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Babylon IDA grants $7.5M tax deal to developer building luxury rentals

The Village by the Bay apartments near the

The Village by the Bay apartments near the Long Island Rail Road station in Amityville will consist of 38 studio, 65 one-bedroom and 12 two-bedroom units. Credit: Howard Simmons

The Babylon Town Industrial Development Agency is giving an Amityville apartment developer a 20-year tax deal that will save the developer more than $7.5 million.

The IDA approved the deal with Village by the Bay LLC on Dec. 18, the day after a public hearing was held on the proposed tax abatement. No one from the public attended the 4:30 p.m. hearing at Amityville Village Hall.

Village by the Bay, formerly known as GreenTek Living LLC, is using 2.4 acres of land at 235 County Line Rd. and 124 Greene Ave. to create 115 luxury rental units. The apartments, located near the Long Island Rail Road station, will consist of 38 studios, 65 one-bedrooms and 12 two-bedrooms. The village approved the project last year, including the creation of a transit-oriented zone that allows for greater density in a 32-acre area bordered by Broadway, County Line Road, Sterling Place and West Oak Street. 

The IDA is giving the company a 20-year PILOT, or payment in lieu of taxes, whereby the current annual taxes on the property will be frozen at their current amount — $110,326 — for five years. Taxes will then increase in years six through 20 by 6.25 percent a year, until they reach 100 percent. At that point the taxes on the property are estimated to be more than $872,000, IDA officials said.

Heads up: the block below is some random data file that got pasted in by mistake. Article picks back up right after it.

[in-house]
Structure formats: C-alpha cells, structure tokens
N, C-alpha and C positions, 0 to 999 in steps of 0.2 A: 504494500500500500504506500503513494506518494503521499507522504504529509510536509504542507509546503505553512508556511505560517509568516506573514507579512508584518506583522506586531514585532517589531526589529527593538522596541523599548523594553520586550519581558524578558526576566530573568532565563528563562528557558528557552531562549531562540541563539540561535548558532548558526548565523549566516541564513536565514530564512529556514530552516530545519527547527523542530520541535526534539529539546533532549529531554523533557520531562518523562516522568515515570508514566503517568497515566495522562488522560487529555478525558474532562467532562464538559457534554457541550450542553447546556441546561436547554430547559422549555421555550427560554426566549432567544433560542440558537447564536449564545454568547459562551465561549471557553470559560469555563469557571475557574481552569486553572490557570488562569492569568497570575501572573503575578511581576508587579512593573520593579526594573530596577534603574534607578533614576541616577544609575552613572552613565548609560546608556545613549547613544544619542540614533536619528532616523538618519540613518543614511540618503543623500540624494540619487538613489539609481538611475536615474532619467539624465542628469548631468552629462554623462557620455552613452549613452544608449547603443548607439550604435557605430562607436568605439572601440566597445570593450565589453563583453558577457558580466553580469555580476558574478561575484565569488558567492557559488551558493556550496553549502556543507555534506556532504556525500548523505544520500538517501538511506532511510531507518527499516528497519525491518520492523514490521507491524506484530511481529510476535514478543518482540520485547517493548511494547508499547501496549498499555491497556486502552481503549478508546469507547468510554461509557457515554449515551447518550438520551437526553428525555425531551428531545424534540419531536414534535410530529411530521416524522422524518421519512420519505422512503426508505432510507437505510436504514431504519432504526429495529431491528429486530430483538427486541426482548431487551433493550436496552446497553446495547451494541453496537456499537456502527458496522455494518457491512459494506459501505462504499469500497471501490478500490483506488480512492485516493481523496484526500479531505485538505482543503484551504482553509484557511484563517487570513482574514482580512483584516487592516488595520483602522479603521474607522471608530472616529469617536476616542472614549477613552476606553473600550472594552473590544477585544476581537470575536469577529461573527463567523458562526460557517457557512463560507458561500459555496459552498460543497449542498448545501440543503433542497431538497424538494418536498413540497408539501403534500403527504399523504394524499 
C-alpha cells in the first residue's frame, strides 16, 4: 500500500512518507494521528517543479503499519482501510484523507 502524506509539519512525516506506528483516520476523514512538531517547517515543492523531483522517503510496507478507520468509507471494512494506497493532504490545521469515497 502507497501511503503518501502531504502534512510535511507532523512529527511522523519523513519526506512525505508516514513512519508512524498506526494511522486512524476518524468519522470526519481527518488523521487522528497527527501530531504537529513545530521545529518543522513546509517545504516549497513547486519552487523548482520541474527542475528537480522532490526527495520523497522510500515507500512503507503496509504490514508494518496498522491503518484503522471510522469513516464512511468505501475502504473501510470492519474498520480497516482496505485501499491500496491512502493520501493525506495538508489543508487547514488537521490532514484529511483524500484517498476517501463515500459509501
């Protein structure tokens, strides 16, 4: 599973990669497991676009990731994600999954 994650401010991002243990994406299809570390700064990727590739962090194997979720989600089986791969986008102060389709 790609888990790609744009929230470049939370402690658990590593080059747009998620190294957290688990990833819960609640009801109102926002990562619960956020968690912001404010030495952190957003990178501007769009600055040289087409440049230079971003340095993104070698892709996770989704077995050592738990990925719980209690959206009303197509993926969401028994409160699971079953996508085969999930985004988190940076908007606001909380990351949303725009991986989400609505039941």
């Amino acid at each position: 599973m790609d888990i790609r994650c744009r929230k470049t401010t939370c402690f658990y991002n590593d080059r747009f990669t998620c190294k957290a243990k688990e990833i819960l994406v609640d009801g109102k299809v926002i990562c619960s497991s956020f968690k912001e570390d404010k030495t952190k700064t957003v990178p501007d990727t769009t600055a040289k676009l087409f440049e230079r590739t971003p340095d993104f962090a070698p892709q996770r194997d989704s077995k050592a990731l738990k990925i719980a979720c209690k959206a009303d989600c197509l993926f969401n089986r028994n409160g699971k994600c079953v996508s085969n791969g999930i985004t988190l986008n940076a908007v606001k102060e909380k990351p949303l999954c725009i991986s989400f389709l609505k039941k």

The company will pay $7,877,167 over the life of the PILOT, officials said, and will save $7,501,268. Village by the  Bay will also have a sales tax abatement of $997,638 and a mortgage recording tax abatement of $240,000.

Village by the Bay is investing $36,315,557 in the project, officials said, with the promise to create 30 temporary construction jobs in the first year and 10 full-time jobs over the first two years.

The company also has offered the village more than a half dozen incentives for the project, including preserving a 19th century building on site, creating a pedestrian path from the train station to the downtown and giving the village a 20-year annual payment of $36,000.

Construction on the project has already begun, village officials said, and is expected to last 18 months.

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